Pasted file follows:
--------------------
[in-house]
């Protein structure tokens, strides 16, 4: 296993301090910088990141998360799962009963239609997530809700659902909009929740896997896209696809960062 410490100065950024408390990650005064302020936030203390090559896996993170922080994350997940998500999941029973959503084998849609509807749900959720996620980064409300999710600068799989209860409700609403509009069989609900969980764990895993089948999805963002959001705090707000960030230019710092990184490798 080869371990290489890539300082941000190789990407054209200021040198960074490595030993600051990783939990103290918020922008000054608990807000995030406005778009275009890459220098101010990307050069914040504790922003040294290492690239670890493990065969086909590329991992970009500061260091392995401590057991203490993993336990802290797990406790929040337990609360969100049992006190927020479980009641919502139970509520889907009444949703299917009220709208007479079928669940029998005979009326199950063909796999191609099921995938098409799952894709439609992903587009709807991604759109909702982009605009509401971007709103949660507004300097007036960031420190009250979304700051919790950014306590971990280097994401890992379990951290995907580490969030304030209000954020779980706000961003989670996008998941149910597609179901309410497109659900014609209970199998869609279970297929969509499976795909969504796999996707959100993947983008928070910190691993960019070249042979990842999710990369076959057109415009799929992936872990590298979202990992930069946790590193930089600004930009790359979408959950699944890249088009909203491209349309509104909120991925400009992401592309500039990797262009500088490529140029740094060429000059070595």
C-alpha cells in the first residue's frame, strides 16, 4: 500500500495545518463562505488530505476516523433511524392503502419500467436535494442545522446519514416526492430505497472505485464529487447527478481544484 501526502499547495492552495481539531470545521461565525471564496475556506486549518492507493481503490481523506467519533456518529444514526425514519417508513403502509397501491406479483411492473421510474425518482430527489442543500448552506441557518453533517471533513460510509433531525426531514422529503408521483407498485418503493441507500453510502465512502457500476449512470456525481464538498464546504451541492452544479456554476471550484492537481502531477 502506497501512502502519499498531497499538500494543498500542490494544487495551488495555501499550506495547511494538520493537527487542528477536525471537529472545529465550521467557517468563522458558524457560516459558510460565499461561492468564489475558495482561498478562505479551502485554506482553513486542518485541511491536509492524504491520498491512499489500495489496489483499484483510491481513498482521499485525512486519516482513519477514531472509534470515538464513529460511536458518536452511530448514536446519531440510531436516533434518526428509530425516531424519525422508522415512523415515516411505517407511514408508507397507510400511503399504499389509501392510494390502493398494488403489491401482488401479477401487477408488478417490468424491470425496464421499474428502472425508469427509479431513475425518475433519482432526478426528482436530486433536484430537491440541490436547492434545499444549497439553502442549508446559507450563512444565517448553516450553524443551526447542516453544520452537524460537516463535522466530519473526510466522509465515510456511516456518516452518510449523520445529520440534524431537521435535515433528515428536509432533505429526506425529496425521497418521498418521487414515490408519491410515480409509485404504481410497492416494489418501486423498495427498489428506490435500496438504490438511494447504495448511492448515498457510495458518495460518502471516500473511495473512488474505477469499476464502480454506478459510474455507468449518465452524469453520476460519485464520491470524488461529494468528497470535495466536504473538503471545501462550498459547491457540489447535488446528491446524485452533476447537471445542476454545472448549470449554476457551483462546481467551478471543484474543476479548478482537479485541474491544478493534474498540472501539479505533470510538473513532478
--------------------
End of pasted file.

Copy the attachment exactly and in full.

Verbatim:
[in-house]
């Protein structure tokens, strides 16, 4: 296993301090910088990141998360799962009963239609997530809700659902909009929740896997896209696809960062 410490100065950024408390990650005064302020936030203390090559896996993170922080994350997940998500999941029973959503084998849609509807749900959720996620980064409300999710600068799989209860409700609403509009069989609900969980764990895993089948999805963002959001705090707000960030230019710092990184490798 080869371990290489890539300082941000190789990407054209200021040198960074490595030993600051990783939990103290918020922008000054608990807000995030406005778009275009890459220098101010990307050069914040504790922003040294290492690239670890493990065969086909590329991992970009500061260091392995401590057991203490993993336990802290797990406790929040337990609360969100049992006190927020479980009641919502139970509520889907009444949703299917009220709208007479079928669940029998005979009326199950063909796999191609099921995938098409799952894709439609992903587009709807991604759109909702982009605009509401971007709103949660507004300097007036960031420190009250979304700051919790950014306590971990280097994401890992379990951290995907580490969030304030209000954020779980706000961003989670996008998941149910597609179901309410497109659900014609209970199998869609279970297929969509499976795909969504796999996707959100993947983008928070910190691993960019070249042979990842999710990369076959057109415009799929992936872990590298979202990992930069946790590193930089600004930009790359979408959950699944890249088009909203491209349309509104909120991925400009992401592309500039990797262009500088490529140029740094060429000059070595």
C-alpha cells in the first residue's frame, strides 16, 4: 500500500495545518463562505488530505476516523433511524392503502419500467436535494442545522446519514416526492430505497472505485464529487447527478481544484 501526502499547495492552495481539531470545521461565525471564496475556506486549518492507493481503490481523506467519533456518529444514526425514519417508513403502509397501491406479483411492473421510474425518482430527489442543500448552506441557518453533517471533513460510509433531525426531514422529503408521483407498485418503493441507500453510502465512502457500476449512470456525481464538498464546504451541492452544479456554476471550484492537481502531477 502506497501512502502519499498531497499538500494543498500542490494544487495551488495555501499550506495547511494538520493537527487542528477536525471537529472545529465550521467557517468563522458558524457560516459558510460565499461561492468564489475558495482561498478562505479551502485554506482553513486542518485541511491536509492524504491520498491512499489500495489496489483499484483510491481513498482521499485525512486519516482513519477514531472509534470515538464513529460511536458518536452511530448514536446519531440510531436516533434518526428509530425516531424519525422508522415512523415515516411505517407511514408508507397507510400511503399504499389509501392510494390502493398494488403489491401482488401479477401487477408488478417490468424491470425496464421499474428502472425508469427509479431513475425518475433519482432526478426528482436530486433536484430537491440541490436547492434545499444549497439553502442549508446559507450563512444565517448553516450553524443551526447542516453544520452537524460537516463535522466530519473526510466522509465515510456511516456518516452518510449523520445529520440534524431537521435535515433528515428536509432533505429526506425529496425521497418521498418521487414515490408519491410515480409509485404504481410497492416494489418501486423498495427498489428506490435500496438504490438511494447504495448511492448515498457510495458518495460518502471516500473511495473512488474505477469499476464502480454506478459510474455507468449518465452524469453520476460519485464520491470524488461529494468528497470535495466536504473538503471545501462550498459547491457540489447535488446528491446524485452533476447537471445542476454545472448549470449554476457551483462546481467551478471543484474543476479548478482537479485541474491544478493534474498540472501539479505533470510538473513532478